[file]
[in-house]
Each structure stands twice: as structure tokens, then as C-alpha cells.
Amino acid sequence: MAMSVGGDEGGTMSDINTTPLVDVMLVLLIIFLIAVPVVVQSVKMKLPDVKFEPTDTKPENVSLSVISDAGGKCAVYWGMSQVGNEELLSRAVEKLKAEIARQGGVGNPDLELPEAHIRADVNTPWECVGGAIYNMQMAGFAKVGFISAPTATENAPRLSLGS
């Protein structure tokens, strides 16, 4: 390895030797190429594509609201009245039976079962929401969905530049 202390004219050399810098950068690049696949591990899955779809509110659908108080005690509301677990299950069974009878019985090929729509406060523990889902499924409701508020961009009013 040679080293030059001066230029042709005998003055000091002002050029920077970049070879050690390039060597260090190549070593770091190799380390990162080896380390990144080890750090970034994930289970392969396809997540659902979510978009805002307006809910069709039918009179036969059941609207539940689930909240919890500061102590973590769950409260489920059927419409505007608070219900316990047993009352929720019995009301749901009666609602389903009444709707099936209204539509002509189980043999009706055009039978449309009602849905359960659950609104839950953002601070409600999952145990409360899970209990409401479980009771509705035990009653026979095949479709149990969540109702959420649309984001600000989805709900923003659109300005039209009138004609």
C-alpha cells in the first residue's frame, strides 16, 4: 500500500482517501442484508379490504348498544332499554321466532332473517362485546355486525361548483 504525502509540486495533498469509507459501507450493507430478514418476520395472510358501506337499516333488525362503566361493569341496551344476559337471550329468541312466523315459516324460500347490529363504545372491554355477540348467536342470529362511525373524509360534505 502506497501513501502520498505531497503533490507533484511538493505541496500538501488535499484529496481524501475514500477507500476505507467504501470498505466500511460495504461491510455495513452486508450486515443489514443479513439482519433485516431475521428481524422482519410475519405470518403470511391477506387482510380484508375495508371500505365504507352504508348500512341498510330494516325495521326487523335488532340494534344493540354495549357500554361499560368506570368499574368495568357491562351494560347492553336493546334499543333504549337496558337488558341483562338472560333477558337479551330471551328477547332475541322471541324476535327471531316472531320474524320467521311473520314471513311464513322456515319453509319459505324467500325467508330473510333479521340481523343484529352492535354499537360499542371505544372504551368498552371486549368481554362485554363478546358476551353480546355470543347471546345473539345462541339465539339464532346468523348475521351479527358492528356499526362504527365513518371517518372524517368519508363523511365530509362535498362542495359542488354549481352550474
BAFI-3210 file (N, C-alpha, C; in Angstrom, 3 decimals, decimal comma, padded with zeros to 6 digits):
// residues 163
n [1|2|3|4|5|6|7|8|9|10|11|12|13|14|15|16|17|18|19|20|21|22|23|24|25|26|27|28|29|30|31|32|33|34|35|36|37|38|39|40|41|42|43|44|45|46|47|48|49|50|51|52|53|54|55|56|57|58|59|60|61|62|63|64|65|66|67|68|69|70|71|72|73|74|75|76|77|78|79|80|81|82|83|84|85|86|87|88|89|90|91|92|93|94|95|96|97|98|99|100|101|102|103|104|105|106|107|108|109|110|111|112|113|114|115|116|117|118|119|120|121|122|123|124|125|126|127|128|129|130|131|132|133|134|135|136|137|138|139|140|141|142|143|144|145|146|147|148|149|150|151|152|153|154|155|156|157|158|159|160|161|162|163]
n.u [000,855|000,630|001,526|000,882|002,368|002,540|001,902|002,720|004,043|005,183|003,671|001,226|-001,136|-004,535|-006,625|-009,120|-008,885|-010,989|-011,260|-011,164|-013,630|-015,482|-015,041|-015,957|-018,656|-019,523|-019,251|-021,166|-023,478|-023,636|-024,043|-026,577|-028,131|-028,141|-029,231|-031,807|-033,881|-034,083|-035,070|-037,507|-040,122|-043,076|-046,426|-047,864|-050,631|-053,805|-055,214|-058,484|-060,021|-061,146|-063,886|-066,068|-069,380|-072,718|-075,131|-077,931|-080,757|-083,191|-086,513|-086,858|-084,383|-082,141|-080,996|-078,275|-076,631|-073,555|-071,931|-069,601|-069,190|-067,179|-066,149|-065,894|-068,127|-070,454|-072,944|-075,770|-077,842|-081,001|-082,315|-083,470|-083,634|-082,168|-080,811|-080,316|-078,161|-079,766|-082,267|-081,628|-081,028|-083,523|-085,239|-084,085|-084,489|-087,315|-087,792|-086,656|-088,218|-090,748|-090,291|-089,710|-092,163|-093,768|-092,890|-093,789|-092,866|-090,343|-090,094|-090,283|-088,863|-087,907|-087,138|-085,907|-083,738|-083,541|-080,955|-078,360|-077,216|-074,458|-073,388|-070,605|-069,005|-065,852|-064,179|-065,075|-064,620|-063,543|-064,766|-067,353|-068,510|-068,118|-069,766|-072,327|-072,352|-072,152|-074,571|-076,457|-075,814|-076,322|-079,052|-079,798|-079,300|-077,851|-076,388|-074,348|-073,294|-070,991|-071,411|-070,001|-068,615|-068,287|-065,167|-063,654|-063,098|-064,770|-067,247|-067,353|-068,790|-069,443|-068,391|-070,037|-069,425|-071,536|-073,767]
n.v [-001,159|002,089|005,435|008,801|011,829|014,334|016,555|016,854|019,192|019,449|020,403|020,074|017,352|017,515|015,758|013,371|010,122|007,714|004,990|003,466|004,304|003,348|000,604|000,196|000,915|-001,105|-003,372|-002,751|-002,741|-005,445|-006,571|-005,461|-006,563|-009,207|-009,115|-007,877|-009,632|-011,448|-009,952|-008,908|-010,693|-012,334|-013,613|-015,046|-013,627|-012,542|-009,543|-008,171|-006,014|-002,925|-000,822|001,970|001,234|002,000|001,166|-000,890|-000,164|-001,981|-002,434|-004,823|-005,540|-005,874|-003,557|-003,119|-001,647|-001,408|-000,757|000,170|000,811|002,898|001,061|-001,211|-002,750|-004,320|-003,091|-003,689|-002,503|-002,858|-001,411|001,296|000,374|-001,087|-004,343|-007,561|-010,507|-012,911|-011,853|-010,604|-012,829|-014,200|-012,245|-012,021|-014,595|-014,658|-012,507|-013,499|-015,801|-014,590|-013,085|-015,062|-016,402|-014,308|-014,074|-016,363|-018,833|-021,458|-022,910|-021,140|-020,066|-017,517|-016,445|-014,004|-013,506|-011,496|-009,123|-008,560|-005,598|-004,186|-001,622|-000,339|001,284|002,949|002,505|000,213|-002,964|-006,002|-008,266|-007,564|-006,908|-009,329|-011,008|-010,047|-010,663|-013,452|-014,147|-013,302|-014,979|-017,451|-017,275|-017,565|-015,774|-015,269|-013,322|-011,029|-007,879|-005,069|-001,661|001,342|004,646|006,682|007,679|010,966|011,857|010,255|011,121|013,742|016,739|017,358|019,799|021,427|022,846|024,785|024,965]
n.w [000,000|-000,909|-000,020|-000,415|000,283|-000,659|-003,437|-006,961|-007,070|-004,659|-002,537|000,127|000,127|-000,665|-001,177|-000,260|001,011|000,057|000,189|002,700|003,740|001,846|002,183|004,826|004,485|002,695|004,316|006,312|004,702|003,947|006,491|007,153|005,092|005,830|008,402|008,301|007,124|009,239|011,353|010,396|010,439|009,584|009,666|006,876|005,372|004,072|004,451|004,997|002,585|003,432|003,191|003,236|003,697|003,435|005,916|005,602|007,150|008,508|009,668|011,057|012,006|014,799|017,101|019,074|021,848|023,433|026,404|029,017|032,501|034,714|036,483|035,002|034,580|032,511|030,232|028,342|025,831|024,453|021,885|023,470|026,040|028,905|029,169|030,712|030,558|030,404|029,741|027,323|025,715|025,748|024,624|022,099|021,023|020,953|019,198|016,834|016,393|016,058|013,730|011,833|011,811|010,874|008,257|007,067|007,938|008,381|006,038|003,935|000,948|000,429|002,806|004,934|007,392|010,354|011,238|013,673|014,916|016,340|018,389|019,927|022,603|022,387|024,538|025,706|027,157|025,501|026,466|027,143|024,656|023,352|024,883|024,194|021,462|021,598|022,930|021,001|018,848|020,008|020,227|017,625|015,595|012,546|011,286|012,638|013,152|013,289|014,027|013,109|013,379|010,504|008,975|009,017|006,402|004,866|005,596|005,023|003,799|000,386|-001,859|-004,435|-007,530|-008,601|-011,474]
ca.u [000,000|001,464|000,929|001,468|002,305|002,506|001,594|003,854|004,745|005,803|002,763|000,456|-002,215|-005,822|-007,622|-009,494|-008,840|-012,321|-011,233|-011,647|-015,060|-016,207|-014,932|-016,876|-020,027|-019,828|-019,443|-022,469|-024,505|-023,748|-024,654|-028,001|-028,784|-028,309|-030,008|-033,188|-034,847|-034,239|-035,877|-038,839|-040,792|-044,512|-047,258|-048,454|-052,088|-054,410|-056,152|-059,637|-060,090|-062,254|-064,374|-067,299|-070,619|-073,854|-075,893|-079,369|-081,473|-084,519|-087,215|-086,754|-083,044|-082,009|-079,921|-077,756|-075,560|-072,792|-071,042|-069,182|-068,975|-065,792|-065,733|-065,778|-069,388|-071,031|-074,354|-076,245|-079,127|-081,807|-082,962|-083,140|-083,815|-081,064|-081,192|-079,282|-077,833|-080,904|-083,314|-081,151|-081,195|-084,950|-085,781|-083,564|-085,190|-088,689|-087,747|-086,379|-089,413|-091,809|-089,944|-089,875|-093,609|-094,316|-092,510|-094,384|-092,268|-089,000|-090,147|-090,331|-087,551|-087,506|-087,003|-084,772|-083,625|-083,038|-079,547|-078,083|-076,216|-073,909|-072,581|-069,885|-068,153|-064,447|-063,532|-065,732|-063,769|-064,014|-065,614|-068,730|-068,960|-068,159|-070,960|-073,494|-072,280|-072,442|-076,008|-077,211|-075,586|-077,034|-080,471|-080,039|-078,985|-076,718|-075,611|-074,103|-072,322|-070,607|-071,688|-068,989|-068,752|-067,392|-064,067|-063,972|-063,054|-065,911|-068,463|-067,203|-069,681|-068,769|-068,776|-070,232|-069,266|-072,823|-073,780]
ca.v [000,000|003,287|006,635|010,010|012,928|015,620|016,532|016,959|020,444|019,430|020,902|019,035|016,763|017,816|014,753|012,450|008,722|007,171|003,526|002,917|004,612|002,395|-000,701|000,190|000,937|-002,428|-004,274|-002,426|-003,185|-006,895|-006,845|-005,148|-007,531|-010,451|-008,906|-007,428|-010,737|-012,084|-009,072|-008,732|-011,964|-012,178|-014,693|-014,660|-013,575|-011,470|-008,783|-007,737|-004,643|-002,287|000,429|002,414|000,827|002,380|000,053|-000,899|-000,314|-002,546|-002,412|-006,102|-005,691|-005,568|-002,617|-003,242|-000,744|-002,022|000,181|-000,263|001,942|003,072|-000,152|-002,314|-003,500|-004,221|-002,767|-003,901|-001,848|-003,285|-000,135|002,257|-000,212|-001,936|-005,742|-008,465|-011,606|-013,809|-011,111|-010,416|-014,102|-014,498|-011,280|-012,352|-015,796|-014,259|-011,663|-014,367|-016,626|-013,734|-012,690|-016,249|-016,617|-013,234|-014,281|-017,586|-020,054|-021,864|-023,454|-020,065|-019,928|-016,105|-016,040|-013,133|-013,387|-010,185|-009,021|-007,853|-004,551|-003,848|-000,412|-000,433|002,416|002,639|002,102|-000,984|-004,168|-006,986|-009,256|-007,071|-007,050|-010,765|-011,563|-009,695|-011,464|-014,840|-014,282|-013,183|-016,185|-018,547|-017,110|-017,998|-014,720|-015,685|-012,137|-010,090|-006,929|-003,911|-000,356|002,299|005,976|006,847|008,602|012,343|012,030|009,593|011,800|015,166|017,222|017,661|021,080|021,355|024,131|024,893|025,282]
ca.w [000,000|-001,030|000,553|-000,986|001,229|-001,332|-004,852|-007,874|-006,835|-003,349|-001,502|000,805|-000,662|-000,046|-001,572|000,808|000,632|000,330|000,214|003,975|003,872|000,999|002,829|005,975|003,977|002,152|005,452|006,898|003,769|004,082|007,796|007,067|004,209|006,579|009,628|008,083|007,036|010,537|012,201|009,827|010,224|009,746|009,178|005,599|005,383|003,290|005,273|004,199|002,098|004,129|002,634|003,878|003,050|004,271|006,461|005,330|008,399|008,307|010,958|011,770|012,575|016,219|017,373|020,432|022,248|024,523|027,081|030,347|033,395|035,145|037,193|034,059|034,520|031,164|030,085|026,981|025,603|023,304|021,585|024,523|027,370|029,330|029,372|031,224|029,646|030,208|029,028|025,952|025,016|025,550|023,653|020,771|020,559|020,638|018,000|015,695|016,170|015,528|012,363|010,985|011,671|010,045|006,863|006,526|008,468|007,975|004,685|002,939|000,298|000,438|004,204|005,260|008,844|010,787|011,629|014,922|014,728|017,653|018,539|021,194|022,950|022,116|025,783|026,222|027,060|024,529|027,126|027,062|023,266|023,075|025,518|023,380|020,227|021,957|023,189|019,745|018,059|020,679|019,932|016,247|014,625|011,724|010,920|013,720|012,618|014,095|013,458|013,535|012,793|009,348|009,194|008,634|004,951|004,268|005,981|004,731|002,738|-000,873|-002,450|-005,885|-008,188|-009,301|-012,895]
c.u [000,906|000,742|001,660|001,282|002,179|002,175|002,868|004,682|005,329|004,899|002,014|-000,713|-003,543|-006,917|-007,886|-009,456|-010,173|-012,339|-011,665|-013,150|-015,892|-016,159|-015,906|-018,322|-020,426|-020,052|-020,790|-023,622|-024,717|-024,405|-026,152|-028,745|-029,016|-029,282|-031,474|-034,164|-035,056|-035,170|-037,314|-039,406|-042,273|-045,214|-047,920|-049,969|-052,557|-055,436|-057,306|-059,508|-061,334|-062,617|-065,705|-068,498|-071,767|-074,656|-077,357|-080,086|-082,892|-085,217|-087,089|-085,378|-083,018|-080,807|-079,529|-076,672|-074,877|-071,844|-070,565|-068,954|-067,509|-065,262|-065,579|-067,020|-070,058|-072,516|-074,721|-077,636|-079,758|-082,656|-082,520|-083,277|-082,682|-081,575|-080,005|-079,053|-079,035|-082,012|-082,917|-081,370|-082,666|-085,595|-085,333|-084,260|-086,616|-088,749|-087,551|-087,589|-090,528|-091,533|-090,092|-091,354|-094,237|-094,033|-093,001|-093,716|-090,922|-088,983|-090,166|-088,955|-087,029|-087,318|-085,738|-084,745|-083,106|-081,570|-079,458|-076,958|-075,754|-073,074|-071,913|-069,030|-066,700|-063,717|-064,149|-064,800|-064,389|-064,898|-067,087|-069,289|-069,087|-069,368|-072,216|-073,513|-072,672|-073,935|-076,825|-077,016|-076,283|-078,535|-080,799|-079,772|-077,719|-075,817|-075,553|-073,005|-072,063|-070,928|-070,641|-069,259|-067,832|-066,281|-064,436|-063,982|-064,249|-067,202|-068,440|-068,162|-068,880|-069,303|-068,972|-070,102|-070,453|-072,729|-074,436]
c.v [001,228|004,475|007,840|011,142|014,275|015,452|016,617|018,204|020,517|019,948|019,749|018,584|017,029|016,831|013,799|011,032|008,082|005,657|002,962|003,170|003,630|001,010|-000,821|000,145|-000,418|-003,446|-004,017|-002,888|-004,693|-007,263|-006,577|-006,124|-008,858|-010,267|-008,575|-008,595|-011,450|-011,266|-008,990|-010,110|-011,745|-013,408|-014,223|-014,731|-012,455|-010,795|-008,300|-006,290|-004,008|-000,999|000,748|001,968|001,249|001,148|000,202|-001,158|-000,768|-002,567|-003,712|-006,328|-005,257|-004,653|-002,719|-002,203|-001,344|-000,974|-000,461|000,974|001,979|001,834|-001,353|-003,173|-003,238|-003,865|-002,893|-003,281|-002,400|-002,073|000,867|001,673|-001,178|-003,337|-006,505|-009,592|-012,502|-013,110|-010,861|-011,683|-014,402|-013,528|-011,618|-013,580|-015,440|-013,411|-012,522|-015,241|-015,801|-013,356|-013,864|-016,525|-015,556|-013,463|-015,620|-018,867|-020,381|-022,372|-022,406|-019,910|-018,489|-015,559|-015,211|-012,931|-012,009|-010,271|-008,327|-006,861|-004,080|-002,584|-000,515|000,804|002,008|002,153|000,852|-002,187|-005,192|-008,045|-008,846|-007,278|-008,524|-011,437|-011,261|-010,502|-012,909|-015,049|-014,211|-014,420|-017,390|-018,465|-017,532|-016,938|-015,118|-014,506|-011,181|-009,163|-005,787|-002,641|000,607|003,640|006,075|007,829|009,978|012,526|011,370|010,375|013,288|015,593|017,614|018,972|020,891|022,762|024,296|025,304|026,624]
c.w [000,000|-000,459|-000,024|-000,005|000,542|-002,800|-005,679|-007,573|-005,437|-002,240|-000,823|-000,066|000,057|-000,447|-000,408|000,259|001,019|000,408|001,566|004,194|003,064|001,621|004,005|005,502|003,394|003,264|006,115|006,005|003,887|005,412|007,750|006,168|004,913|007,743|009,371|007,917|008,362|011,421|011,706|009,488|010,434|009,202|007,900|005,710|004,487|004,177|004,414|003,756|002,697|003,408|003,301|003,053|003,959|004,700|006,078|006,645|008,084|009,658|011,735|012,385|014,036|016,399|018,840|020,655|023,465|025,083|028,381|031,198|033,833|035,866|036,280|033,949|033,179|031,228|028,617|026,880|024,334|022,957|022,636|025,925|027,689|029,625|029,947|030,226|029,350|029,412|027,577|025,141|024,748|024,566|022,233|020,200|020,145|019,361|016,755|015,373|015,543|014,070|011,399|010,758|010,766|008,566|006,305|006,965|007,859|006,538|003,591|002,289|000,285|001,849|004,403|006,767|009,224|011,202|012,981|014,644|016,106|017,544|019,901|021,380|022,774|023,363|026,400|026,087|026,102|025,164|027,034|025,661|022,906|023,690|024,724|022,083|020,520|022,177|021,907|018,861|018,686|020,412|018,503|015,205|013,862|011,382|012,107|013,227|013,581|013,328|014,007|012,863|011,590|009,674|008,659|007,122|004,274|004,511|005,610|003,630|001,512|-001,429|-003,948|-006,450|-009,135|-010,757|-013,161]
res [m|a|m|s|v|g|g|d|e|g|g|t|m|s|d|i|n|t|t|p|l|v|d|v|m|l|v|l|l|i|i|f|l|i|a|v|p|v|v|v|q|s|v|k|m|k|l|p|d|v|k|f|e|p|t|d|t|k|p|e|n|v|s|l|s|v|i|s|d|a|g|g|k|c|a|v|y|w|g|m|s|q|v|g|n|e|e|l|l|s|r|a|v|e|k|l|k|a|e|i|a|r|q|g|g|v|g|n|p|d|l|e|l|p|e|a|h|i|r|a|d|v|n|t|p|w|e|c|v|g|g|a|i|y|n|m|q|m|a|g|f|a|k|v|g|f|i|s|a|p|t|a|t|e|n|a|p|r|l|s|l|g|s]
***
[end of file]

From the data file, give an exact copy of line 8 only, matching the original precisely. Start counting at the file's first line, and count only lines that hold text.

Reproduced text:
n [1|2|3|4|5|6|7|8|9|10|11|12|13|14|15|16|17|18|19|20|21|22|23|24|25|26|27|28|29|30|31|32|33|34|35|36|37|38|39|40|41|42|43|44|45|46|47|48|49|50|51|52|53|54|55|56|57|58|59|60|61|62|63|64|65|66|67|68|69|70|71|72|73|74|75|76|77|78|79|80|81|82|83|84|85|86|87|88|89|90|91|92|93|94|95|96|97|98|99|100|101|102|103|104|105|106|107|108|109|110|111|112|113|114|115|116|117|118|119|120|121|122|123|124|125|126|127|128|129|130|131|132|133|134|135|136|137|138|139|140|141|142|143|144|145|146|147|148|149|150|151|152|153|154|155|156|157|158|159|160|161|162|163]